The Virginia Institute of Marine Science welcomed 27 new students to its Gloucester Point campus when the fall 2010 term began yesterday.
Iris C. Anderson, dean of graduate studies, said recently that enrollment will be "pretty level" compared to some recent years. She said that 82 percent of the students accepted for admission at VIMS will report for classes here.
In all, the applicant pool included 121 requests this year, with 33 students admitted and 27 of those actually being enrolled. The mean grade point average of entering students is 3.49, a VIMS report said, with mean verbal Graduate Record Exam of entering students at 509 and a mean quantitative GRE of 676.
The incoming class includes nine men and 12 females entering the master of science degree program, Anderson said, with two men and four females entering the doctoral program.
"Most students matriculating in the School of Marine Science enter with some extensive experience in marine and environmental science and with very interesting backgrounds," Anderson said. For example, Jennifer Elliott served as project manager/research scientist/fundraiser for reef conservation on the island of Mauritius; Brandon Conroy was a research intern working on harmful algal blooms at Woods Hole Oceanographic Institute, and Brittani Koroknay is a lieutenant in the U.S. Coast Guard.
Also, Itchika Sivarpram is an assistant professor in the science faculty at Chlalongkorn University in Bangkok, Thailand; Cielomar Rodriguez-Calderon did research on sedimentation from the Waipaoa River in New Zealand, and Matt Freedman was continuing education coordinator for The Institute of Florida Studies at Hillsborough Community College in Florida, among others.
Virginia students comprise 26 percent of the new student body, Anderson said. Out-of-state students comprise 63 percent of the class. Also, there’s 11 percent foreign representation the class, including one student each from People’s Republic of China, Taiwan, Thailand and Mauritius.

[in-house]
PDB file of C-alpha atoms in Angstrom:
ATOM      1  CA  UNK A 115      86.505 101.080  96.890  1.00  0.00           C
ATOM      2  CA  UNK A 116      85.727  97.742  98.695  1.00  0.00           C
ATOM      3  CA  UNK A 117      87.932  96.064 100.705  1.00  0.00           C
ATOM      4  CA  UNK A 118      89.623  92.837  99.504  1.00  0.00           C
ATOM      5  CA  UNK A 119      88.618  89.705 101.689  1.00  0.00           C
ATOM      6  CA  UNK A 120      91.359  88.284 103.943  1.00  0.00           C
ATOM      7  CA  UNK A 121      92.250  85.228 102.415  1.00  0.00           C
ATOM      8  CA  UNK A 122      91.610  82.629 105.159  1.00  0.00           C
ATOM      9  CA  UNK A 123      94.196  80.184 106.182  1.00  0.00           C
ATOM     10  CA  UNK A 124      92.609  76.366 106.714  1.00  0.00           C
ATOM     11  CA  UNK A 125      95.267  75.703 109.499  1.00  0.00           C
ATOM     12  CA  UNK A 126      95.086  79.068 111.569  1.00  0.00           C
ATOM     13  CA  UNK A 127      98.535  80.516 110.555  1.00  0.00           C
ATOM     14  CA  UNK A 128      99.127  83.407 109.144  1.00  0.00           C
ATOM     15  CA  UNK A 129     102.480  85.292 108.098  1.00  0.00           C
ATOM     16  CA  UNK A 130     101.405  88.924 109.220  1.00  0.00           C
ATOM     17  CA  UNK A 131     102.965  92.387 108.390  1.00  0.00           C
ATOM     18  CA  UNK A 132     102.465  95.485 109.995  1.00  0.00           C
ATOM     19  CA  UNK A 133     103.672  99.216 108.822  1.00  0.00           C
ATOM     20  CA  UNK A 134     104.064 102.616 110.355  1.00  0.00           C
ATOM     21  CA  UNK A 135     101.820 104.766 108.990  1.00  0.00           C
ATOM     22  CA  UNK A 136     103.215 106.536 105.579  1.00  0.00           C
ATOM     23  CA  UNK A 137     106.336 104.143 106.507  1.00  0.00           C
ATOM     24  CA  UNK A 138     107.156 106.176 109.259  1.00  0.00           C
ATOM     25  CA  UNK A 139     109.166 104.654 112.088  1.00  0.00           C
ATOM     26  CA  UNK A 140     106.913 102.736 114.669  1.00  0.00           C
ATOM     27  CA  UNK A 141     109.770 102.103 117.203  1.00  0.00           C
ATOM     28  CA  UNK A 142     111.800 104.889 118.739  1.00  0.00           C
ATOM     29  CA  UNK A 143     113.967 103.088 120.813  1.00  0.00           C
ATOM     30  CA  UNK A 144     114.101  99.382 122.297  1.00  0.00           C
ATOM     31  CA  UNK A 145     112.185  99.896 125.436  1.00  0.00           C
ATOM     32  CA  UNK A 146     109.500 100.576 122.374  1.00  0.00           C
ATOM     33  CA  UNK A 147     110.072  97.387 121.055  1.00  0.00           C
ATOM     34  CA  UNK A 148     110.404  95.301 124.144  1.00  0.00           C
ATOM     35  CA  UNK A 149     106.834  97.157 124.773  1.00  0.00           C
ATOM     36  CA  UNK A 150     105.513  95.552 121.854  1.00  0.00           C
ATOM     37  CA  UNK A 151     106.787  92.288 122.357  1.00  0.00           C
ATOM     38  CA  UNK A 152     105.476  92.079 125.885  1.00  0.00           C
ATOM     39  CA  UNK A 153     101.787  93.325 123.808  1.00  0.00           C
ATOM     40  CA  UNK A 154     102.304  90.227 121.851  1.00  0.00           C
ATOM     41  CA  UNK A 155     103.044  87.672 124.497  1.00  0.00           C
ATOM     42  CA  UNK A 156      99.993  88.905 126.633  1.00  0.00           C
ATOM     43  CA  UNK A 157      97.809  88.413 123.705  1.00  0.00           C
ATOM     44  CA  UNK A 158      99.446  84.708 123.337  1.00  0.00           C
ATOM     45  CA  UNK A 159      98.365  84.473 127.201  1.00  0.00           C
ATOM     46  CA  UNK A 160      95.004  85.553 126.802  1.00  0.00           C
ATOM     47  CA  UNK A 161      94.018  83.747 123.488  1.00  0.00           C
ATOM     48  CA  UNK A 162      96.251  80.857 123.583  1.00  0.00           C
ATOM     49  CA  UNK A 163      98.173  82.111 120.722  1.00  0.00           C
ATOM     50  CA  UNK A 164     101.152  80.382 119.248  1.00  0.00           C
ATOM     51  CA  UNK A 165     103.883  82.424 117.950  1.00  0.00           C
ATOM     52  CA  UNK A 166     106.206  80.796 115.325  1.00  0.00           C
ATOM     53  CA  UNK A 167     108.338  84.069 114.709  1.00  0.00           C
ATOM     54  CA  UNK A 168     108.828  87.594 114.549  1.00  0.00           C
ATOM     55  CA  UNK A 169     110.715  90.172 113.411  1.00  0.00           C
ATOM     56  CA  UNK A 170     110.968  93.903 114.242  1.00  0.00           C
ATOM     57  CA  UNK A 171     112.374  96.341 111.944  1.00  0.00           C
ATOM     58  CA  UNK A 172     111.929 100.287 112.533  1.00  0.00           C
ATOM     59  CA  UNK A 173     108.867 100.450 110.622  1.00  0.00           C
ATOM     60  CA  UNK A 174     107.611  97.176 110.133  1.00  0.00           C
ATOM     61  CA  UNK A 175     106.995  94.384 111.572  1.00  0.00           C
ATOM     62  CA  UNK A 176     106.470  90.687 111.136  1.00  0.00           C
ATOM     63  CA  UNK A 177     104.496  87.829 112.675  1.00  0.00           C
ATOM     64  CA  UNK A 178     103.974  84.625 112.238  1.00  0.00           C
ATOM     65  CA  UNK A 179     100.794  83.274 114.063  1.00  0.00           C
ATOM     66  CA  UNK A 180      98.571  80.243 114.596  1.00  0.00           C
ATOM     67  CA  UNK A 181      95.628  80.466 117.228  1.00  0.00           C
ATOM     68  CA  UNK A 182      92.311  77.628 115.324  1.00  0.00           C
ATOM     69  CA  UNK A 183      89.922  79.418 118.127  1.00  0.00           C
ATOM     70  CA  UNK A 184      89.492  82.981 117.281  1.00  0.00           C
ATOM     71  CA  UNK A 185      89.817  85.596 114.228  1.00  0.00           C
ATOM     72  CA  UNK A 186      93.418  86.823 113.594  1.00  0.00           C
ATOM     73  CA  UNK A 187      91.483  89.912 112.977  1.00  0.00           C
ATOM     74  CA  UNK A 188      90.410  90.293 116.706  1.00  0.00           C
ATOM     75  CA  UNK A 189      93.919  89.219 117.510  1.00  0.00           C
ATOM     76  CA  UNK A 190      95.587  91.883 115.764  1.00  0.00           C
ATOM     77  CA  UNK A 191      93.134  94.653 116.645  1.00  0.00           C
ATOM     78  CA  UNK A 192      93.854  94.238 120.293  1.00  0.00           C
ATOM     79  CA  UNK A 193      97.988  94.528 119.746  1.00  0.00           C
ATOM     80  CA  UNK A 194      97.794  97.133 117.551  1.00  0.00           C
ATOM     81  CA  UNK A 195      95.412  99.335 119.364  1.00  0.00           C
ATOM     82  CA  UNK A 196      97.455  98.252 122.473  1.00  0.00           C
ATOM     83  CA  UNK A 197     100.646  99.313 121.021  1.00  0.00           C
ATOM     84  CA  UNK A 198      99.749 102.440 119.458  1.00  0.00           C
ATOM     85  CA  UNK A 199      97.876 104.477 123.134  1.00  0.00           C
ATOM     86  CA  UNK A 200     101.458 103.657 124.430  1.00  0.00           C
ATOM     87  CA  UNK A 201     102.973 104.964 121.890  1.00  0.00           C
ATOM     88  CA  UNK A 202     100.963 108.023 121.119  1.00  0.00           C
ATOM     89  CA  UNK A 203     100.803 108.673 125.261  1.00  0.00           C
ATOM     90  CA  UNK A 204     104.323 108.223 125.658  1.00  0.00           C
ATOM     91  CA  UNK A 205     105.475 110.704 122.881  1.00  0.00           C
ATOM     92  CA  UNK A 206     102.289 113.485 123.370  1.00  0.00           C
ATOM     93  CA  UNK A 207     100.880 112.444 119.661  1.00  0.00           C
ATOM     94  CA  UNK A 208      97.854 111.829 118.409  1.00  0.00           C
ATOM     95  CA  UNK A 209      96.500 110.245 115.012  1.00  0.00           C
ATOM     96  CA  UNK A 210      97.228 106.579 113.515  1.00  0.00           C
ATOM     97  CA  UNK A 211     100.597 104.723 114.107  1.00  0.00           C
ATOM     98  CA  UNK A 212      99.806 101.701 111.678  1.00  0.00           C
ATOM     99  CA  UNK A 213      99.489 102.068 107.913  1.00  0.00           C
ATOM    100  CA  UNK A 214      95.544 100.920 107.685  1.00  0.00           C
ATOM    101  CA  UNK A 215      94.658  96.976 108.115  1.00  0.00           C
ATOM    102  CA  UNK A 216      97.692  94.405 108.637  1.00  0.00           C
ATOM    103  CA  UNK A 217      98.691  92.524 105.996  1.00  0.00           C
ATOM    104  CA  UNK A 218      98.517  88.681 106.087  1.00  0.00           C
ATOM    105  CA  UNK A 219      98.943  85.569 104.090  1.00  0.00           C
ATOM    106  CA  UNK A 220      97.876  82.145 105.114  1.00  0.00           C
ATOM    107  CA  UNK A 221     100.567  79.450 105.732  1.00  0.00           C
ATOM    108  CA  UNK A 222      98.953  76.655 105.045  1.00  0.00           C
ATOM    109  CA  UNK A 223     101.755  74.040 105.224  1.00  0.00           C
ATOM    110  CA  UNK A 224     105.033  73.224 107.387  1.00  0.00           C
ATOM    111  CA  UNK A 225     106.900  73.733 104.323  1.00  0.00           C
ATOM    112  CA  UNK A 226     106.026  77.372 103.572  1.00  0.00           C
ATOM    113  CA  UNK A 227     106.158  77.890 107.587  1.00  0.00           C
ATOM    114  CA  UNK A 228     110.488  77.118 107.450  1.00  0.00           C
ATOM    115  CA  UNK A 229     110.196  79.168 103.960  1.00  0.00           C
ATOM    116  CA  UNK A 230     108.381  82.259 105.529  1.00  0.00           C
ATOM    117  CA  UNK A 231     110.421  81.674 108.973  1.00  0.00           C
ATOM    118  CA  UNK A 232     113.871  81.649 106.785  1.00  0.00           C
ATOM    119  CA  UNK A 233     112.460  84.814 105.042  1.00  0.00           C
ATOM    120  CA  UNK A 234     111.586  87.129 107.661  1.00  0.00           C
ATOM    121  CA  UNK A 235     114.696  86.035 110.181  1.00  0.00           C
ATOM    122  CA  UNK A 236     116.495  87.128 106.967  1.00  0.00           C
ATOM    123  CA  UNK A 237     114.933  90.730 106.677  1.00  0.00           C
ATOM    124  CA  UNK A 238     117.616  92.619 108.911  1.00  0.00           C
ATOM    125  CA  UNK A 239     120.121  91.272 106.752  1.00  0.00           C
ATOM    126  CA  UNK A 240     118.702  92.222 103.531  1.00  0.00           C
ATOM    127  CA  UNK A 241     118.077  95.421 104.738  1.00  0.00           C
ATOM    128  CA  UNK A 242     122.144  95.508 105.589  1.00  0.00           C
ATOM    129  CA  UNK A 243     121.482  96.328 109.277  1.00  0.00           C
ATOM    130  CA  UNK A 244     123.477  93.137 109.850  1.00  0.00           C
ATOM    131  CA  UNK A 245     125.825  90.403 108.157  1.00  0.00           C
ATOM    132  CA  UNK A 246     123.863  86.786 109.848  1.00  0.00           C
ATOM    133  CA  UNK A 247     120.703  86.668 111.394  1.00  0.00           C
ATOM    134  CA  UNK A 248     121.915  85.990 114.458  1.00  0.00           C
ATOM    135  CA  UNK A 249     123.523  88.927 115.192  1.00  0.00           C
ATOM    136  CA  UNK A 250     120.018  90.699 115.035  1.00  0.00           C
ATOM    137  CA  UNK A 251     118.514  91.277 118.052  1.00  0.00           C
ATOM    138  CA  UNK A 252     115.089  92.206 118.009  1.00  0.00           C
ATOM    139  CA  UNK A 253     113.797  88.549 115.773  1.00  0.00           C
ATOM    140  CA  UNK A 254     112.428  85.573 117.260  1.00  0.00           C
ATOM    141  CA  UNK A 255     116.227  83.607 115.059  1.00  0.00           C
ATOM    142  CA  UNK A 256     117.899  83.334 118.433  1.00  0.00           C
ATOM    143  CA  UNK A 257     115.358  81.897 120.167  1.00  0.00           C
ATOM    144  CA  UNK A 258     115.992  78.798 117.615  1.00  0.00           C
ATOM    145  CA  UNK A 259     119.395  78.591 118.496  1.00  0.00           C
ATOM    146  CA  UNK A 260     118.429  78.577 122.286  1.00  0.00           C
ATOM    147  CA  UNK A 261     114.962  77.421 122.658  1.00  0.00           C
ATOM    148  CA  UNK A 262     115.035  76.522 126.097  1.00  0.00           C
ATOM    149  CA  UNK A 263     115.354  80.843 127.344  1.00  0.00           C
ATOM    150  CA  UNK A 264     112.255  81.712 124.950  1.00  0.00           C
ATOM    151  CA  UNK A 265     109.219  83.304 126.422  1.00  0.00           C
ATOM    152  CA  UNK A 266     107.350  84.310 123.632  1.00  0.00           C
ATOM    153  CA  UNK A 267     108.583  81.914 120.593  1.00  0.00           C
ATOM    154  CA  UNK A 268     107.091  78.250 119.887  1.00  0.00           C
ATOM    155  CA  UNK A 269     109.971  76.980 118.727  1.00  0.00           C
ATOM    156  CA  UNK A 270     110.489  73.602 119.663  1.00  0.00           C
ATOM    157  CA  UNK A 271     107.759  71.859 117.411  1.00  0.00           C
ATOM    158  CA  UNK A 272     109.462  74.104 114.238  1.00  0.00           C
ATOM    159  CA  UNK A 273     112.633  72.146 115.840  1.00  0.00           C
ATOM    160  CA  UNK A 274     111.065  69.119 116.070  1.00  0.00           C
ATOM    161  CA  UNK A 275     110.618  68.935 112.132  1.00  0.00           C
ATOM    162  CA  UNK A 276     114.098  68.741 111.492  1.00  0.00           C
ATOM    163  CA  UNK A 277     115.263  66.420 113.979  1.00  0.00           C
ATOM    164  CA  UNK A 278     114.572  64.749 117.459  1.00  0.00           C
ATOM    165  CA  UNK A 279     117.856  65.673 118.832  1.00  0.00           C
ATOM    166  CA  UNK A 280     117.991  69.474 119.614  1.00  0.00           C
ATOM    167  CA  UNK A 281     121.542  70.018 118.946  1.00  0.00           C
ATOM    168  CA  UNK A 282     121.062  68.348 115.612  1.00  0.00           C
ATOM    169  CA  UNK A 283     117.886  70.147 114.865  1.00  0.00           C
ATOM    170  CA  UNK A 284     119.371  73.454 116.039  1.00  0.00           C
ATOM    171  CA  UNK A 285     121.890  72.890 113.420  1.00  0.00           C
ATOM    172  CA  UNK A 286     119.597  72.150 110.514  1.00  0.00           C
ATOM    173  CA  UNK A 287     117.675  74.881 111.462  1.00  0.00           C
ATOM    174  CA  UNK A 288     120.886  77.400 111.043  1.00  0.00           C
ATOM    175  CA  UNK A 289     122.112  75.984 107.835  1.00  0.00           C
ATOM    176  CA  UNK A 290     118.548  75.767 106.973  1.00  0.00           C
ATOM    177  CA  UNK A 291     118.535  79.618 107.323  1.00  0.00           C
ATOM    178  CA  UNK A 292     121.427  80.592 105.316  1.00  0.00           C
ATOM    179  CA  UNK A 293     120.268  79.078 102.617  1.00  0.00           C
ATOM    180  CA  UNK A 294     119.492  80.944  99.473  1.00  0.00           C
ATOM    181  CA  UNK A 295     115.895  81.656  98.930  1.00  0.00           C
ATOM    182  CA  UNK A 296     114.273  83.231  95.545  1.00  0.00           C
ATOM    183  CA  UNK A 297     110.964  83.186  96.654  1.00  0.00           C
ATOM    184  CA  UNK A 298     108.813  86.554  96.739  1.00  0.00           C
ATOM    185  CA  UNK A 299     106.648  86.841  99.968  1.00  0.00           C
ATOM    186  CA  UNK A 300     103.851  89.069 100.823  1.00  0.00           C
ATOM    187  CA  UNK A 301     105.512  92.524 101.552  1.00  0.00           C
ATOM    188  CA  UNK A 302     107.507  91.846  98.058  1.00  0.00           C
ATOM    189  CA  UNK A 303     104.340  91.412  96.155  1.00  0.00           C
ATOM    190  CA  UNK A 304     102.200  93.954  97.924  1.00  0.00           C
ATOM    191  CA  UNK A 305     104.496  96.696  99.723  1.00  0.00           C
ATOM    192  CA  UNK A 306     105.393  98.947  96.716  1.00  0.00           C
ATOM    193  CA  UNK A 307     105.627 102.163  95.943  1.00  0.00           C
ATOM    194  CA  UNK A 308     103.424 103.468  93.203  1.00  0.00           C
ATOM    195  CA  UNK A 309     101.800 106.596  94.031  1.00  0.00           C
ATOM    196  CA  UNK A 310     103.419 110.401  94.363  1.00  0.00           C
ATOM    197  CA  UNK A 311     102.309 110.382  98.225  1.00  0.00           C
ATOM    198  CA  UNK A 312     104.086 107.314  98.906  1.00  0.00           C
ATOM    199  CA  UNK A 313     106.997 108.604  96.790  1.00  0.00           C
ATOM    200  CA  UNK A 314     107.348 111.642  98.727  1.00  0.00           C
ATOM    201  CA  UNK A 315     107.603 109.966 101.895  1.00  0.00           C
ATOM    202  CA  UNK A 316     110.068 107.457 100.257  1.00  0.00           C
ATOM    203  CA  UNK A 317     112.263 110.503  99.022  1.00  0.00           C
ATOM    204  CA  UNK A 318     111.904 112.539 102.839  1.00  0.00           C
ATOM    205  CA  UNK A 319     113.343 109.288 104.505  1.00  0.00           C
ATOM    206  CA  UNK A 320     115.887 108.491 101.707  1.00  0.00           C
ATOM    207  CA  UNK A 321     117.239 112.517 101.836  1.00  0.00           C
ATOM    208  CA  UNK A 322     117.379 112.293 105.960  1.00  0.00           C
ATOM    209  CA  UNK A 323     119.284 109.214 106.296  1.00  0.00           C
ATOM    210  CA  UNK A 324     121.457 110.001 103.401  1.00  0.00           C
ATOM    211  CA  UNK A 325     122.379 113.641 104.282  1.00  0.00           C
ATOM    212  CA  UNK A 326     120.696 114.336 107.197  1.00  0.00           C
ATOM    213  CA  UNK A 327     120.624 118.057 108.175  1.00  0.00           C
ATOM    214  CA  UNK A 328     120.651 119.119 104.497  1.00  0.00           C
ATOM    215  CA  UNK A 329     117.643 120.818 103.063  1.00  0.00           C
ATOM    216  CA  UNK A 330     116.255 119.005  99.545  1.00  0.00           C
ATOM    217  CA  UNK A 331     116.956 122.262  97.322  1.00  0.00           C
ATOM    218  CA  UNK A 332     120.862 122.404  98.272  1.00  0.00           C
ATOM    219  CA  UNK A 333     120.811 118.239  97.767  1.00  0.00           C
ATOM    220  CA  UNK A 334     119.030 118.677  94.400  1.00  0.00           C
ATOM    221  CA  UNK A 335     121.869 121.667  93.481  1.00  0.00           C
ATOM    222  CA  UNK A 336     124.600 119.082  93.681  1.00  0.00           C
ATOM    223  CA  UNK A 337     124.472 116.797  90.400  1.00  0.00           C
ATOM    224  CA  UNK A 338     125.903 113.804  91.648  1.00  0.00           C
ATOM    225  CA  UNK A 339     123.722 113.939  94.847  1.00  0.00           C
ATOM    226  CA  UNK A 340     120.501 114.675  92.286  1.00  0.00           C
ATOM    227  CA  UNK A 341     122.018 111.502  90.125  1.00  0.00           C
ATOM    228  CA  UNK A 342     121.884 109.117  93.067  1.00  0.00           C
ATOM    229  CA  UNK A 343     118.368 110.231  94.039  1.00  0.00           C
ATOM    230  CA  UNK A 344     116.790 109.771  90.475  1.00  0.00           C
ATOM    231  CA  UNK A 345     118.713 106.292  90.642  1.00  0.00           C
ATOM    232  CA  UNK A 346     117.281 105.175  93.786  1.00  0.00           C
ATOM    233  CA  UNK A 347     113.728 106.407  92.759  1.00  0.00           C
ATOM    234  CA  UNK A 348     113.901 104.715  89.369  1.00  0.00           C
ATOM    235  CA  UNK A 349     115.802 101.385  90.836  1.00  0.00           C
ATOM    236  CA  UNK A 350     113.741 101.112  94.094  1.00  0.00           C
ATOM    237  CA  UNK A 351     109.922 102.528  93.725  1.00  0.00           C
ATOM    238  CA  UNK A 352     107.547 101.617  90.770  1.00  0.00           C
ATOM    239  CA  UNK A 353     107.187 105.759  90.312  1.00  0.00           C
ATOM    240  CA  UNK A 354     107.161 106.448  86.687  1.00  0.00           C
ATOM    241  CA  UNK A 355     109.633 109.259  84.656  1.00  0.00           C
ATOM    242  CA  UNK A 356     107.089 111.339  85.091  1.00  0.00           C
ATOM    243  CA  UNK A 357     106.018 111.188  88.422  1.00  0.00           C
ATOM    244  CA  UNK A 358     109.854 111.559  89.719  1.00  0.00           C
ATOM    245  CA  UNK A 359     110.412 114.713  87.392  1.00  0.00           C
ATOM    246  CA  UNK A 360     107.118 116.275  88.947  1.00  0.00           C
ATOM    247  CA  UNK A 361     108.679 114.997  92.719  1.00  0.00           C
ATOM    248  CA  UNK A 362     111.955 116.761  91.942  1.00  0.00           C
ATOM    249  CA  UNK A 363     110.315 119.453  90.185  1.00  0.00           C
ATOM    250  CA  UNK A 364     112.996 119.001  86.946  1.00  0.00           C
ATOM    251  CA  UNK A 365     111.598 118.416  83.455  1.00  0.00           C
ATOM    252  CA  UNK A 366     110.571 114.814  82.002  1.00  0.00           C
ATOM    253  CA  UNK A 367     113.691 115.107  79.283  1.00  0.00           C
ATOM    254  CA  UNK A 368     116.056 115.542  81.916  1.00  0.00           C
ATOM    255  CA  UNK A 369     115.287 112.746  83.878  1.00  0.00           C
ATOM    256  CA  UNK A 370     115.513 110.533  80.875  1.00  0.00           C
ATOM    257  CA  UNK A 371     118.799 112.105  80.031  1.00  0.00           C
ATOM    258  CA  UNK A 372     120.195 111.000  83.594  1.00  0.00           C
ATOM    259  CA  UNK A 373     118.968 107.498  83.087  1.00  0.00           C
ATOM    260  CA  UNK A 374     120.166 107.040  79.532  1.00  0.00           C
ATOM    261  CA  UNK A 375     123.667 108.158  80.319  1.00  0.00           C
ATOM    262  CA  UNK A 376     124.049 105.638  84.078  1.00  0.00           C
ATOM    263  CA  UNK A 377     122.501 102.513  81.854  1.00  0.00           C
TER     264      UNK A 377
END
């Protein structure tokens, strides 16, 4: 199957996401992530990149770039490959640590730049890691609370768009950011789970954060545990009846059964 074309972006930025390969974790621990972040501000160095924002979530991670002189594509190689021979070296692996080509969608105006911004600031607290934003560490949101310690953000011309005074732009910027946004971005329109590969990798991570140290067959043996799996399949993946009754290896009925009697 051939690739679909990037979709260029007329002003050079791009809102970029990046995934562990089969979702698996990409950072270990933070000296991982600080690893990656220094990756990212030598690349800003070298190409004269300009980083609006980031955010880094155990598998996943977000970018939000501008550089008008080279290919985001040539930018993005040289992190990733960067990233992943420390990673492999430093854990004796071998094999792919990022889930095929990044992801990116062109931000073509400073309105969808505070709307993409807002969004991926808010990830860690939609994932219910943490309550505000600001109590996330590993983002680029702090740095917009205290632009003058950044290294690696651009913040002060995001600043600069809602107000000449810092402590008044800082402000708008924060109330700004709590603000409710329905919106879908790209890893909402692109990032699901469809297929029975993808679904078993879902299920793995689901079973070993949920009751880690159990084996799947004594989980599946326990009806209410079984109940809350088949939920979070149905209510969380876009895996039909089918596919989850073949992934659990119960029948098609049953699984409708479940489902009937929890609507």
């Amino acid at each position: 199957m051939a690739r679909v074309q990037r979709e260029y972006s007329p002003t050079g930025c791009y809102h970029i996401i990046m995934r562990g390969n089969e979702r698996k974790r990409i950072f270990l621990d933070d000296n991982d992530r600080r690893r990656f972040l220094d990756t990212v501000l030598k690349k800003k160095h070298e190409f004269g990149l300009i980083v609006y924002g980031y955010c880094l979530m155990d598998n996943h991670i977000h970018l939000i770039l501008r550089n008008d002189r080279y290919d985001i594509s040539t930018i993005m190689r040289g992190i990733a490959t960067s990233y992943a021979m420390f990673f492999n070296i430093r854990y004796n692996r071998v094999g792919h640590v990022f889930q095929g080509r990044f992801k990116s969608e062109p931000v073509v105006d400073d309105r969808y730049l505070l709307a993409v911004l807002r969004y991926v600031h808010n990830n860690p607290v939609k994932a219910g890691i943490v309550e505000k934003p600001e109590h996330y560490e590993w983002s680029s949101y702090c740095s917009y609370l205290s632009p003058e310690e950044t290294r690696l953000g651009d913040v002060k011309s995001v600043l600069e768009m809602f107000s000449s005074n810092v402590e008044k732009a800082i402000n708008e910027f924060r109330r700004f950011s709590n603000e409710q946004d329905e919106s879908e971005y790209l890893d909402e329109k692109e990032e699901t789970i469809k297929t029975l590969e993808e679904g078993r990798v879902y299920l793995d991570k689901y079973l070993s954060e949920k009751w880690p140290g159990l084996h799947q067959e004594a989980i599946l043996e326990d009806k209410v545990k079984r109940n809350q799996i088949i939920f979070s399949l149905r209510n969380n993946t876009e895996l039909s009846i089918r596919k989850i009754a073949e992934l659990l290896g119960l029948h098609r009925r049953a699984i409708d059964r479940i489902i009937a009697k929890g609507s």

In all, there are a total of 104 graduate students at VIMS.
Sue Presson, the school’s registrar, said VIMS graduated 23 students for the 2009-10 academic year, including 10 receiving master’s degrees and 13 receiving doctorates.
Marine science minor
In another campus matter, Anderson said she was pleased with how well a new joint program between VIMS and the College of William and Mary is working. VIMS, W&M’s graduate school for marine science, began participating in a new undergraduate minor in marine science last spring.
The minor is designed to meet a strong and growing interest in marine science among W&M undergraduates, Anderson said, and features courses taught by faculty at the Gloucester Point and Williamsburg campuses.
The program was initially offered as a three-year pilot program for 20 students, a VIMS release said. Most of the students major in sciences, Anderson said, and will earn 18 hours of marine science credits toward a minor in that subject area.
The program represents "an exciting new chapter in VIMS’ long history of providing an exemplary education in marine science," said VIMS Dean and Director John Wells.
VIMS is again participating in the PERFECT program to support classroom teaching this school term, Anderson said.
The five-year program, begun last year, is formally called Partnership between Educators and Researchers For Enhancing Classroom Teaching.
Graduate students are assigned at several schools in the region schools to help instructors better communicate marine science blocks to their students, Anderson said. Nine students worked in the program last year (including at Page Middle School in Gloucester), with eight slotted to participate this term.